A gay Catholic friend told me that it’s because both sides live under a Cold War policy of Mutually Assured Destruction. They will snipe at each other in proxy wars, but when it comes right down to it, they will not turn on each other directly, because once the first missile is fired, there’s no stopping them. Both sides know that such warfare could destroy the institution that they both depend on. So they practice restraint, despite mutual loathing.

Has Vigano fired just such a missile?

I will say it again: It depends, for journalists, on whether or not he has documents.

Back to Schmitz. This essay stresses that, in the end, an acidic secrecy and the potential for mutually assured destruction makes it impossible to deal with some very important problems -- such as the sexual abuse of children and teens (the vast majority of them male) and the sexual harassment and theological rot found in some seminaries. If you listen to candid voices on the Catholic left and right, you end up with this set of three essential Catholic scandal issues (which I have shared several times, in the chaos of the past two weeks):

I: The key to the scandal is secrecy, violated celibacy vows and potential blackmail. Lots of Catholic leaders – left and right, gay and straight – have sexual skeletons in their closets, often involving sex with consenting adults. These weaknesses, past and/or present, create a climate of secrecy in which it is hard to crack down on crimes linked to child abuse.
II. Classic pedophiles tend to strike children of both genders. However, in terms of raw statistics, most child-abuse cases linked to Catholic clergy are not true cases of pedophilia, but are examples of ephebophilia – intense sexual interest in post-pubescent teens or those on the doorstep of the teen years. The overwhelming majority of these clergy cases are adult males with young males.
III. One of the biggest secrets hiding in the bitter fog from all of these facts is the existence of powerful networks of sexually active gay priests, with many powerful predators -- McCarrick is a classic example -- based at seminaries and ecclesiastical offices. Thus, these men have extraordinary power in shaping the lives of future priests.

Right now, concludes Schmitz, Catholics have no peace and -- when it comes to the practice of the faith, as opposed to words only -- they have no truth. Catholics on left and right have backed away from key truth claims, because talking about truth is dangerous, right now.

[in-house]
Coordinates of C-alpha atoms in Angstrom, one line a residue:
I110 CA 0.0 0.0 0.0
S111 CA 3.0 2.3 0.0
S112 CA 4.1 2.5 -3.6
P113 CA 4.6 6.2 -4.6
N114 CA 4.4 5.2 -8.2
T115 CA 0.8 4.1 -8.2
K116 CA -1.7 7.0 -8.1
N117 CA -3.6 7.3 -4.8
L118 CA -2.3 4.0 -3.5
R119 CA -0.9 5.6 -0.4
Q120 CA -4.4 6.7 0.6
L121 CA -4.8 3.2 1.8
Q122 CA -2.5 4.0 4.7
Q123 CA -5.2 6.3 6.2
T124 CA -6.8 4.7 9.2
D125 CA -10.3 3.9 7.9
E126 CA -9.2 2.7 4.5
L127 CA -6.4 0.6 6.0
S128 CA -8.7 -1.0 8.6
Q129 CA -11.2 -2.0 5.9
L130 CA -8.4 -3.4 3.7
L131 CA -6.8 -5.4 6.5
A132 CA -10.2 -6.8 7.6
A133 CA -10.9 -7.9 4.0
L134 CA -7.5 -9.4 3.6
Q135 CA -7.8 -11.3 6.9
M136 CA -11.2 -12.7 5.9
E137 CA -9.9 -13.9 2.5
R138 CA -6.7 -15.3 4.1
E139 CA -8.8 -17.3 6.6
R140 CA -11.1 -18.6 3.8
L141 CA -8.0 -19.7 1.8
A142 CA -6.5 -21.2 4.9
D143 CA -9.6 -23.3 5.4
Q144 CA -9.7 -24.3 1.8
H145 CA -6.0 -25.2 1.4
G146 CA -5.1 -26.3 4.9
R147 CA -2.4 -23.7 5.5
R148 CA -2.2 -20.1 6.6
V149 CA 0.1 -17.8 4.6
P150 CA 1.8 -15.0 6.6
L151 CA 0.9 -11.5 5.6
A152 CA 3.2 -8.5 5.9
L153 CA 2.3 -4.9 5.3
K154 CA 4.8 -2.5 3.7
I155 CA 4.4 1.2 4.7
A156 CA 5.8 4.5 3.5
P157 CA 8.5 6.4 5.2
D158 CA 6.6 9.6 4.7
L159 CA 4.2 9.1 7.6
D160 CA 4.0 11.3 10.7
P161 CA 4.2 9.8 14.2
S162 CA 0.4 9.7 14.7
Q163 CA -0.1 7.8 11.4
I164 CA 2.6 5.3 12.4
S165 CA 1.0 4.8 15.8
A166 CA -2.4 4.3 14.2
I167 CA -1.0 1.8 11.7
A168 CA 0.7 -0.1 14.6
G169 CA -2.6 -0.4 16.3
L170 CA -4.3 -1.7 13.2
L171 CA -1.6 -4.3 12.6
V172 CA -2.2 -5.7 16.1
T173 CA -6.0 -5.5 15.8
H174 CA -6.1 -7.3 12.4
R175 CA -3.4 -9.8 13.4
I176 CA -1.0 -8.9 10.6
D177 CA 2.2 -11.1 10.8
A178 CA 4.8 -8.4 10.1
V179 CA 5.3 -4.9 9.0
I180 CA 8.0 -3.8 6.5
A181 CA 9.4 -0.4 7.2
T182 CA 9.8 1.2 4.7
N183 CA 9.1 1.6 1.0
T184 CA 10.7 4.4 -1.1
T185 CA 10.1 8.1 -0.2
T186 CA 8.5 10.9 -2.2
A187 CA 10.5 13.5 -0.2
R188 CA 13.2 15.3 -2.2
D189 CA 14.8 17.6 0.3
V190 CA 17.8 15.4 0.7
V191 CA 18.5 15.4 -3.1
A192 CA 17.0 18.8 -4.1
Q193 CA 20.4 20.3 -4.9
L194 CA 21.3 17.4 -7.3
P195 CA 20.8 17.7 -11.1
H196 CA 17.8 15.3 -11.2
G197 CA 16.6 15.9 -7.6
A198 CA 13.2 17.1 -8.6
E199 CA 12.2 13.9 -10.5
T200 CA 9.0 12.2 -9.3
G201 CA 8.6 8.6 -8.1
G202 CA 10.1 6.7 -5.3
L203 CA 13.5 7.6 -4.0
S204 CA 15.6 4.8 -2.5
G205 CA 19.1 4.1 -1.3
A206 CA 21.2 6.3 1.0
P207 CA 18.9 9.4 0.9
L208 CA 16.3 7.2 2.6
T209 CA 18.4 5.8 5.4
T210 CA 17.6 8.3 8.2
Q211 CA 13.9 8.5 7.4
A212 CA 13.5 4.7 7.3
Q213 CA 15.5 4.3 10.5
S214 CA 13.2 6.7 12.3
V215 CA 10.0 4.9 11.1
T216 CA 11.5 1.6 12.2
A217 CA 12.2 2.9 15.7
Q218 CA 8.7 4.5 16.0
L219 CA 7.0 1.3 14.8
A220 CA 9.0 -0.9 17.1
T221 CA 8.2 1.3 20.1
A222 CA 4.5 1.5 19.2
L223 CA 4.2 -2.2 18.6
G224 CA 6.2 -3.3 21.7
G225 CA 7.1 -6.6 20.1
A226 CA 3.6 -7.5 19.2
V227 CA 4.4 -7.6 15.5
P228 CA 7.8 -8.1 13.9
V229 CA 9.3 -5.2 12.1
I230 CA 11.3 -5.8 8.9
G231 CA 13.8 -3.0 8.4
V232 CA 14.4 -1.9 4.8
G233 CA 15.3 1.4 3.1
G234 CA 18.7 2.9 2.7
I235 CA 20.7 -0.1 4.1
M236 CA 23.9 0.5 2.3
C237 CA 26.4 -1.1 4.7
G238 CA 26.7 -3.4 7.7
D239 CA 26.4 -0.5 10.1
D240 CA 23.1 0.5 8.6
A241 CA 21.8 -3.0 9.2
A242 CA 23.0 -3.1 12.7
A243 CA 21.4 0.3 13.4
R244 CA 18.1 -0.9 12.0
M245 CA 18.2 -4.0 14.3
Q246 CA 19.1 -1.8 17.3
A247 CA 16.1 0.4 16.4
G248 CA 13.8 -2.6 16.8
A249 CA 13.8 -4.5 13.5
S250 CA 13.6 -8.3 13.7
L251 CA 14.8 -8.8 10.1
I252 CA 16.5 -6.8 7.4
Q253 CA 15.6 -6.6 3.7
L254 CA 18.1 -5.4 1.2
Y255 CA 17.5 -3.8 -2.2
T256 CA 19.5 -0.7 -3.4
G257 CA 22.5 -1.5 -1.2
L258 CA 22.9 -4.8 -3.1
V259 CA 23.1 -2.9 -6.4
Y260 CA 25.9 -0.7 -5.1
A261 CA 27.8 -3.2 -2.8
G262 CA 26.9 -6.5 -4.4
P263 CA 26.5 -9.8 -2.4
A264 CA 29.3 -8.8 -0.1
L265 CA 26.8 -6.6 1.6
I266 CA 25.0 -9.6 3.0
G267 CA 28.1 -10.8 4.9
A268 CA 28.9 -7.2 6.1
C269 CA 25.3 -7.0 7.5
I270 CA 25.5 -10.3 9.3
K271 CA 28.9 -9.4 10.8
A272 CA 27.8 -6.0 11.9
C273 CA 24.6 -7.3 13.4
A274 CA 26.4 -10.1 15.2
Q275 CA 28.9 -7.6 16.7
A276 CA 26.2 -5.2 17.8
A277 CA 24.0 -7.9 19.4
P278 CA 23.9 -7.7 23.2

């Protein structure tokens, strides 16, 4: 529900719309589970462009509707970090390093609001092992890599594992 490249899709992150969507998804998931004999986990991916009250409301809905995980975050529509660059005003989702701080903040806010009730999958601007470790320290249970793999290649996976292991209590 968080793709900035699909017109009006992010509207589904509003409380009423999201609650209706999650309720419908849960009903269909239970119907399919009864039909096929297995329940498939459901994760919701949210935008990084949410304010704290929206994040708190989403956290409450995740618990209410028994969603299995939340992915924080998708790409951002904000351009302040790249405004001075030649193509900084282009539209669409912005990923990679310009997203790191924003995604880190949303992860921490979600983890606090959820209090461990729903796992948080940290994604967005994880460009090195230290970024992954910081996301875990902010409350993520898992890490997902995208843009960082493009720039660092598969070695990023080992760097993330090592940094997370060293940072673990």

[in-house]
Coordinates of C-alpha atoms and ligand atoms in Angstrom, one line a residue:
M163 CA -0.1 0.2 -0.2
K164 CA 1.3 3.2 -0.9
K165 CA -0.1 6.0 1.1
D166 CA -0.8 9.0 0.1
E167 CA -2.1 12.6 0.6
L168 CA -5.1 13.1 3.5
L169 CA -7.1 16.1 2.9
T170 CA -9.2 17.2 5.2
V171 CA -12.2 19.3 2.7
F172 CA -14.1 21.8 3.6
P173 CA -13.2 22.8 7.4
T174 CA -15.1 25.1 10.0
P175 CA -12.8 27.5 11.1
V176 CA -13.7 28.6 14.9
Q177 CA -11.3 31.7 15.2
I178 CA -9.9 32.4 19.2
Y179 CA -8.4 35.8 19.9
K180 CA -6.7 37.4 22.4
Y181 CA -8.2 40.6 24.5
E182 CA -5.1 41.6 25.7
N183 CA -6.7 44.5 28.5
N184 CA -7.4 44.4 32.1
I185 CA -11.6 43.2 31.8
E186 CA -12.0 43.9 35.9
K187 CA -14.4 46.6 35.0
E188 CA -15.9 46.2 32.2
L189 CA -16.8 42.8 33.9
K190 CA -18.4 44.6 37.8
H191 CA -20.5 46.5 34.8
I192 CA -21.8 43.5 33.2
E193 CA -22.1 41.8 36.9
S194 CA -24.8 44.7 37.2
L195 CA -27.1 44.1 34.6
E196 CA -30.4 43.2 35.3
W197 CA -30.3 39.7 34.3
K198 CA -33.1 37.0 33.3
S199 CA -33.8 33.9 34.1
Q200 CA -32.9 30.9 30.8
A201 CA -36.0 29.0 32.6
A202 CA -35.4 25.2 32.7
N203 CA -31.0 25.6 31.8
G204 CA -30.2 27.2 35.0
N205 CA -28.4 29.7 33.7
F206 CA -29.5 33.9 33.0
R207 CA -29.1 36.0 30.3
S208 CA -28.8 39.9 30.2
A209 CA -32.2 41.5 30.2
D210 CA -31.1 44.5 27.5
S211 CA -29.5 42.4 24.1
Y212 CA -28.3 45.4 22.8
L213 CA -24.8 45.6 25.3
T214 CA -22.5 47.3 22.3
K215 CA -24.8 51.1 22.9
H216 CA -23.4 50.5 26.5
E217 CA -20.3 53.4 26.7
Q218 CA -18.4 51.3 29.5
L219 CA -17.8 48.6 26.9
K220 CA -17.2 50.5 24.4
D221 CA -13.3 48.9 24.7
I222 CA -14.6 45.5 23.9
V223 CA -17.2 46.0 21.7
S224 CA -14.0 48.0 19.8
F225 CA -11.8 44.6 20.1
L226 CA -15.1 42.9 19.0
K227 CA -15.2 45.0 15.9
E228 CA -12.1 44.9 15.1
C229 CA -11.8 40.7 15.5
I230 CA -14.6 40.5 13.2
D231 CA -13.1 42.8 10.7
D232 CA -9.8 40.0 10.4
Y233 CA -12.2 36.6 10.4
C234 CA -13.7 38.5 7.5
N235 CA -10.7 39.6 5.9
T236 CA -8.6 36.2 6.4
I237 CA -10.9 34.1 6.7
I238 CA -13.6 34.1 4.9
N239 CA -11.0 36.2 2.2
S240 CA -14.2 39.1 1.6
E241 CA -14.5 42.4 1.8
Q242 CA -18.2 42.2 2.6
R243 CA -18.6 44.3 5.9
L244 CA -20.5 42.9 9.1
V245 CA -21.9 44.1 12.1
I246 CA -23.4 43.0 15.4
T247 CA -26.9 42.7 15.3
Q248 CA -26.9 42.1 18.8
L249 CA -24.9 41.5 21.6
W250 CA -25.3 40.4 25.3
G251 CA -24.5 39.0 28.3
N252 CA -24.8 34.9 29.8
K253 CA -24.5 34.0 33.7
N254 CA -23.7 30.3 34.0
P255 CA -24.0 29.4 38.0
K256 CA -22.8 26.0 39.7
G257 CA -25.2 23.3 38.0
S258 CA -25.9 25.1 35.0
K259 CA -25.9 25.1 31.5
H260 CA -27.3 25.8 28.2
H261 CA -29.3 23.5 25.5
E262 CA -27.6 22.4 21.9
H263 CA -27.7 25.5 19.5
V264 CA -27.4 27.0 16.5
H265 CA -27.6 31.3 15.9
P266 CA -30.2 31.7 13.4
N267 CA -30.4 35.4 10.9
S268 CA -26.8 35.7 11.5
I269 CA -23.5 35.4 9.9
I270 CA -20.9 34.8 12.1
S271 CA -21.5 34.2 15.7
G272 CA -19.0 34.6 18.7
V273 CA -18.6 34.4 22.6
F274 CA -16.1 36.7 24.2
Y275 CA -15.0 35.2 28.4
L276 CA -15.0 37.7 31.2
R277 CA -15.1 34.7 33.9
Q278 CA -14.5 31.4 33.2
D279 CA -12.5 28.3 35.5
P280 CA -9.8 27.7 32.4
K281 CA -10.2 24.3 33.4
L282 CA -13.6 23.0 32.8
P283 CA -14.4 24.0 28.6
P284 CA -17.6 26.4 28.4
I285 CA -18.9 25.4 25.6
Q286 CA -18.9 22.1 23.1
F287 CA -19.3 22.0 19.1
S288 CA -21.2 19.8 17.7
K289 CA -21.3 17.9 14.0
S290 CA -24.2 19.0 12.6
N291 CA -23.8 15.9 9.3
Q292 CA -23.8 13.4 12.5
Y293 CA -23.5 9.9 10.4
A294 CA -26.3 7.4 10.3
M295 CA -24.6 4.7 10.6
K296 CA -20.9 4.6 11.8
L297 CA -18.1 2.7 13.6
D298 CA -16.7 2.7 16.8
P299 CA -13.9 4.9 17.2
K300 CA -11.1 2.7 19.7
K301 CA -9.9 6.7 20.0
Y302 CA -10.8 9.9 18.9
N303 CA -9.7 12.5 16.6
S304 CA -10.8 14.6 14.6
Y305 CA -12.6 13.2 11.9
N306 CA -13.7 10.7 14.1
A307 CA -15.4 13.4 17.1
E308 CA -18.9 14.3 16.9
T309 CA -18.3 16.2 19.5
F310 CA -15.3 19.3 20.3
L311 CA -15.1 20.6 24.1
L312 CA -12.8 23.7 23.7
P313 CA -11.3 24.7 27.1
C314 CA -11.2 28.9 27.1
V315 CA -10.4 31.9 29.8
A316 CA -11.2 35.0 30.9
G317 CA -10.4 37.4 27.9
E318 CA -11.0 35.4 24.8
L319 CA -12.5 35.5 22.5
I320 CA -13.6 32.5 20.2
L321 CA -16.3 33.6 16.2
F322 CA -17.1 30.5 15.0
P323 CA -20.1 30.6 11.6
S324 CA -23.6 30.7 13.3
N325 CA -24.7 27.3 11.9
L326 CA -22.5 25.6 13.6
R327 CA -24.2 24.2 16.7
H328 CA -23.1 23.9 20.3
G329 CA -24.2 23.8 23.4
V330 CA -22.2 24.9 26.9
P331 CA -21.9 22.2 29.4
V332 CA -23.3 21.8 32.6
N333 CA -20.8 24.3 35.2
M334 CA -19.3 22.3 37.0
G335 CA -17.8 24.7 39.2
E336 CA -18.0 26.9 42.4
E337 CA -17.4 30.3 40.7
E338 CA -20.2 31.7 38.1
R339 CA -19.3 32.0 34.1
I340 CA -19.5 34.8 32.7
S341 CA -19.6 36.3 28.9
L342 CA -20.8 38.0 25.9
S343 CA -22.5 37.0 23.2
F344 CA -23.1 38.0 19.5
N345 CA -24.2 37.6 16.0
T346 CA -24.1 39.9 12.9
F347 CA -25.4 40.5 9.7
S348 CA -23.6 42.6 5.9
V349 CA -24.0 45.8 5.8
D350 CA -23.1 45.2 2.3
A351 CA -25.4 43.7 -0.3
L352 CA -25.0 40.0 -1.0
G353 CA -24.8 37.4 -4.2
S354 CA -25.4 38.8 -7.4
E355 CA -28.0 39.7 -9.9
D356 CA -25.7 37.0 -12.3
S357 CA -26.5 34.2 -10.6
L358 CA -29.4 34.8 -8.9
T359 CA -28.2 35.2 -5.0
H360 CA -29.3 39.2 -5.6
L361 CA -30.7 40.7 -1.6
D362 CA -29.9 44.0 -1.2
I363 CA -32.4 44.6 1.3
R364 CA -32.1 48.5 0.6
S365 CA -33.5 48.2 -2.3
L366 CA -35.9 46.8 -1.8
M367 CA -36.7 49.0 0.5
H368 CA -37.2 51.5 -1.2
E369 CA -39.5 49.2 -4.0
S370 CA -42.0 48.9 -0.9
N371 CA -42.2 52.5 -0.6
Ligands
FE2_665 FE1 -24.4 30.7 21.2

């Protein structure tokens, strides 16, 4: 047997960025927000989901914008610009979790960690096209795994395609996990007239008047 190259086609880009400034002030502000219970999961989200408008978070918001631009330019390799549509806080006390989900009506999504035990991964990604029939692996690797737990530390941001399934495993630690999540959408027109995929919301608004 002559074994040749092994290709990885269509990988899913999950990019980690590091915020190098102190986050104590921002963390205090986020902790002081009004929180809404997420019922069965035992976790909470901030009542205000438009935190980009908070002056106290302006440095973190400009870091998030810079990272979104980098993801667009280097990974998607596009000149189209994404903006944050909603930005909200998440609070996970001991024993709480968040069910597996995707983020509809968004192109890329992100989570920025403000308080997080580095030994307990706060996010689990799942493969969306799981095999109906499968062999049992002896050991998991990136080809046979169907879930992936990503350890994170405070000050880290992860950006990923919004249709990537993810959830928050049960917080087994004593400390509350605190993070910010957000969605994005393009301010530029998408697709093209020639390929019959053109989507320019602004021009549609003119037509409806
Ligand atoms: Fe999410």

What does that look like in news coverage? Check out this dissection of the "Who am I to judge?" soundbite. And in another case:

In 2005 the Vatican attempted to address this problem by instructing seminaries to turn away men with “deep-seated homosexual tendencies.” But several Catholic leaders immediately indicated that they would not abide by this rule. Because Pope Benedict did nothing to enforce the decree, it became yet another symbol of Catholic hypocrisy.
According to Catholic teaching, every act of unchastity leads to damnation. But many bishops would rather save face than prevent the ruin of bodies and souls. If the church really does believe that homosexual acts are always and everywhere wrong, it should begin to live what it teaches. This would most likely mean enforcing the 2005 decree and removing clergy members caught in unchastity. If the church does not believe what it says -- and there are now many reasons to think that it does not -- it should officially reverse its teaching and apologize for centuries of pointless cruelty.
Either way, something must change. 

Journalists: At the moment, who is trying to point the media away from the McCarrick story and toward topics that are, strangely enough, somewhat safer? Only in this explosive context would stories about priests abusing children and teens be seen as safer than, oh, frank talk about seminaries, celibacy vows, ecclesiastical bureaucracies and the politics of how men get tiny, temporary, red hats.

Journalists, read the whole Times piece.